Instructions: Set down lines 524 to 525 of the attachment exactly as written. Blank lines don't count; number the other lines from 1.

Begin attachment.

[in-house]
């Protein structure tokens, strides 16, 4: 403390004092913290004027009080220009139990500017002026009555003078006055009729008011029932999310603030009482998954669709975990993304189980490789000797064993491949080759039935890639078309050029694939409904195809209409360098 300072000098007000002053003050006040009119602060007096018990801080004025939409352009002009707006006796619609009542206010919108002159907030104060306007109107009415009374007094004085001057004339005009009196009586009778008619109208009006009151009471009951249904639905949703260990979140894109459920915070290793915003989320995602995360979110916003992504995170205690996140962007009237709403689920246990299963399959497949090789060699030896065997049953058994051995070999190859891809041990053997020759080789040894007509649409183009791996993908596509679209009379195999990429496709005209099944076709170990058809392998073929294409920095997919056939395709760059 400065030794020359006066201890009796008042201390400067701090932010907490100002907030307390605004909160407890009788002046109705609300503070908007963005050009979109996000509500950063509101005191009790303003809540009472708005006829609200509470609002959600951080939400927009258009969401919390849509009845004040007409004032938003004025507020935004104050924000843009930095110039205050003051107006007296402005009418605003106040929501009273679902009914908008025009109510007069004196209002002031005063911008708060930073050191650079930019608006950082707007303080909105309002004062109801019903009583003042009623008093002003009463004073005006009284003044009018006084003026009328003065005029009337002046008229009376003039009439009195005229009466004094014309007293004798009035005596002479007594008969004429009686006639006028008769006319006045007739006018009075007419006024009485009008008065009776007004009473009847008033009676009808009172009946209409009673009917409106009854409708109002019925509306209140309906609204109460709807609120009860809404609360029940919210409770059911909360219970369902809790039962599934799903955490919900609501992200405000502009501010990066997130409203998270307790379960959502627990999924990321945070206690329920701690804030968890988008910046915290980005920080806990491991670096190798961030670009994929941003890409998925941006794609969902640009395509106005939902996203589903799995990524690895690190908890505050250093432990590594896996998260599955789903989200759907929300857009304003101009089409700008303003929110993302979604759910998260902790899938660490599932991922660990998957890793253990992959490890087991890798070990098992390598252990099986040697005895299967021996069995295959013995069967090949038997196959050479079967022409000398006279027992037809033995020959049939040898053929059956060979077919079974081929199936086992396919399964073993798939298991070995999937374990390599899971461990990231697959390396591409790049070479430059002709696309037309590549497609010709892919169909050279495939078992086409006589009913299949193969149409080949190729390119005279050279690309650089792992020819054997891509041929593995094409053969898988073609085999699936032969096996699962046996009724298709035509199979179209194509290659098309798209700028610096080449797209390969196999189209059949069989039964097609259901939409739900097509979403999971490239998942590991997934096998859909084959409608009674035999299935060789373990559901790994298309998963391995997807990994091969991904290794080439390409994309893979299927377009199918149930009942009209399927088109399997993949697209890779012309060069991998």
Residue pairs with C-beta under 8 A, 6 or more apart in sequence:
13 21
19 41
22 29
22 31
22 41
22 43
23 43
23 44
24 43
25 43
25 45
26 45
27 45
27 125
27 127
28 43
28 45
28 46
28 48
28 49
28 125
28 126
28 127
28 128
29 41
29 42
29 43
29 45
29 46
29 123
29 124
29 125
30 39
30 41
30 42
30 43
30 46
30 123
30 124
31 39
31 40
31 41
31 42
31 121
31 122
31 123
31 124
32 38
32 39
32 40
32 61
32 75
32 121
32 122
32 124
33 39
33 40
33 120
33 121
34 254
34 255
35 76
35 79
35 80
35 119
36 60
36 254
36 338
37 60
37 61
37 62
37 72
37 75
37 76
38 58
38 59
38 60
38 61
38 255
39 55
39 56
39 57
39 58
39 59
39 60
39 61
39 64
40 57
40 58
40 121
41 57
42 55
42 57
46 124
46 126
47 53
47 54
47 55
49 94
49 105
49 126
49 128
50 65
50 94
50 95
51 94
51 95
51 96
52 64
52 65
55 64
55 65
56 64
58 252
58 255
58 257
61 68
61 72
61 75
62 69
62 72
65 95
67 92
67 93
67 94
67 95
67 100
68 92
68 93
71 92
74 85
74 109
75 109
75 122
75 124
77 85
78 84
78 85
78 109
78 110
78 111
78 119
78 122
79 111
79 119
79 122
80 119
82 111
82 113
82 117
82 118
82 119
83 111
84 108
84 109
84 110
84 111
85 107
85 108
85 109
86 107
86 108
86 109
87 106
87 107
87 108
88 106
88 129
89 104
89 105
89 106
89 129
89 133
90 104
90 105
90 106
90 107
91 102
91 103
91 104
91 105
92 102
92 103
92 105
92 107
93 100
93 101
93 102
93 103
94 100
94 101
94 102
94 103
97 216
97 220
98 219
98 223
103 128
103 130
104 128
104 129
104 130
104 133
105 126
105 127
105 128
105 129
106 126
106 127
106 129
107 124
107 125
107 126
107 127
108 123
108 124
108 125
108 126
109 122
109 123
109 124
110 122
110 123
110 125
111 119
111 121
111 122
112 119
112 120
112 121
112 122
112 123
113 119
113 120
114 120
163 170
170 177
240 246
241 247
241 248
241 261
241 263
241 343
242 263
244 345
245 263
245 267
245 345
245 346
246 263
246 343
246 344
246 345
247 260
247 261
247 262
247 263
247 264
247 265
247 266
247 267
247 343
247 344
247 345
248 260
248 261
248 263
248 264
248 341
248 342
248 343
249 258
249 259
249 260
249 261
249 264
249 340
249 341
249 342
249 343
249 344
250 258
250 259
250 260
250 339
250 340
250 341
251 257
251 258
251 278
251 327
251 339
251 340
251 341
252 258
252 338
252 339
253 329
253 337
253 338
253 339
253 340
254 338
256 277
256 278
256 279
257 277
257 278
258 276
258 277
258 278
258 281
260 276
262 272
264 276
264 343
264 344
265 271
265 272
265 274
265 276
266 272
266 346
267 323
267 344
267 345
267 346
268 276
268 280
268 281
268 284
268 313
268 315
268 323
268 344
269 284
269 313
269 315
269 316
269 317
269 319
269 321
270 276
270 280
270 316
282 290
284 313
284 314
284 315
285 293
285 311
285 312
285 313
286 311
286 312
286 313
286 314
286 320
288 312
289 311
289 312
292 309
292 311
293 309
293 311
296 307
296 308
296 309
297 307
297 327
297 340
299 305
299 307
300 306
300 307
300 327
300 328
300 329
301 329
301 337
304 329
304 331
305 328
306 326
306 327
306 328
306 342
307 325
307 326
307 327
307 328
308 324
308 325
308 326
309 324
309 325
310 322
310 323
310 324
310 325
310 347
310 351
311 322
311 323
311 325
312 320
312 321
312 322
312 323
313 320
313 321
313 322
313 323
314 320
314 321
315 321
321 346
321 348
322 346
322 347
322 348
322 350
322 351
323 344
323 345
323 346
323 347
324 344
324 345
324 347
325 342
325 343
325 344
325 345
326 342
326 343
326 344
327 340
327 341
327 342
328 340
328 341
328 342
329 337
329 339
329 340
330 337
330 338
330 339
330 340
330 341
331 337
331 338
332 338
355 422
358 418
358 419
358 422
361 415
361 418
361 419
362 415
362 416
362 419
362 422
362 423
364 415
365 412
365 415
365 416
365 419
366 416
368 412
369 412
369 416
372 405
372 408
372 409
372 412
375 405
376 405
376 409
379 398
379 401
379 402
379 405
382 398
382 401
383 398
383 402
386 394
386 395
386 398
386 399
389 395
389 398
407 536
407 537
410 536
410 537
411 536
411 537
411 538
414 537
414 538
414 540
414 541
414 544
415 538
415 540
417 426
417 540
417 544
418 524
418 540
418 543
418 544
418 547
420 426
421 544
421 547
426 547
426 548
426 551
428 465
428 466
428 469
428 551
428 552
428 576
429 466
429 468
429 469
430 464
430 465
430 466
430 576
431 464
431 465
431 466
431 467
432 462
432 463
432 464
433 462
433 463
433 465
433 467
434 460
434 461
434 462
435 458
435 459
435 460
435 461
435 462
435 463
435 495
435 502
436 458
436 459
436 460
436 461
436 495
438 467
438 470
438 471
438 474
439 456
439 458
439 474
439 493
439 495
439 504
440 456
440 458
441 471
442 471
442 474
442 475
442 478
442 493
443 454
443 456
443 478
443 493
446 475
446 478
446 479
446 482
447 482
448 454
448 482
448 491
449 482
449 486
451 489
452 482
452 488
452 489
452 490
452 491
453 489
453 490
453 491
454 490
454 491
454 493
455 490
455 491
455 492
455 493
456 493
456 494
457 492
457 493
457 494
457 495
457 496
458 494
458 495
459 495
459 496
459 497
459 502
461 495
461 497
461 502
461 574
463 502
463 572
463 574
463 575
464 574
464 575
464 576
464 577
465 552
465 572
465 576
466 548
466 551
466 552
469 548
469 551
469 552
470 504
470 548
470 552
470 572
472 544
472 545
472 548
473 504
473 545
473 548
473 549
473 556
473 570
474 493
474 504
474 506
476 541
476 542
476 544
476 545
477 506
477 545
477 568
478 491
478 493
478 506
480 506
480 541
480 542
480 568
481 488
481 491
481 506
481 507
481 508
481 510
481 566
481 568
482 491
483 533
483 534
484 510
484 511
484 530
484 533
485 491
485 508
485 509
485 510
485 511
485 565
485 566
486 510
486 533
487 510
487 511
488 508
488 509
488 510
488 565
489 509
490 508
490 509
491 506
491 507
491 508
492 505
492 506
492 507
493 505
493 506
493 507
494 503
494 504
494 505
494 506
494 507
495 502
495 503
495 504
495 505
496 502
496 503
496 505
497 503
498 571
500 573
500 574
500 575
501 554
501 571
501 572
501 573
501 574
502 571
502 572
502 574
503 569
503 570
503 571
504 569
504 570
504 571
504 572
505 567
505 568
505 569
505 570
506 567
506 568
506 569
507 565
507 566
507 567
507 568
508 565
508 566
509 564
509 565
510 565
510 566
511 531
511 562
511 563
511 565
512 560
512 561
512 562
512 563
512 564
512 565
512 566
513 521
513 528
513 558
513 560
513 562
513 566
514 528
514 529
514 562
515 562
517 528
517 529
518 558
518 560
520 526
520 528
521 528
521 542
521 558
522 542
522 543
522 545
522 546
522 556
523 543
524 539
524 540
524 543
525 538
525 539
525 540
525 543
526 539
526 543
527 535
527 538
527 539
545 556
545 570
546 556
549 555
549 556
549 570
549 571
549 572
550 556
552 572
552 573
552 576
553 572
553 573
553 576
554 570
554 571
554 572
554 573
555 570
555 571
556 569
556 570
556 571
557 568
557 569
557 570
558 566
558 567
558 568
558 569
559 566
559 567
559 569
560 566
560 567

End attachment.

421 547
426 547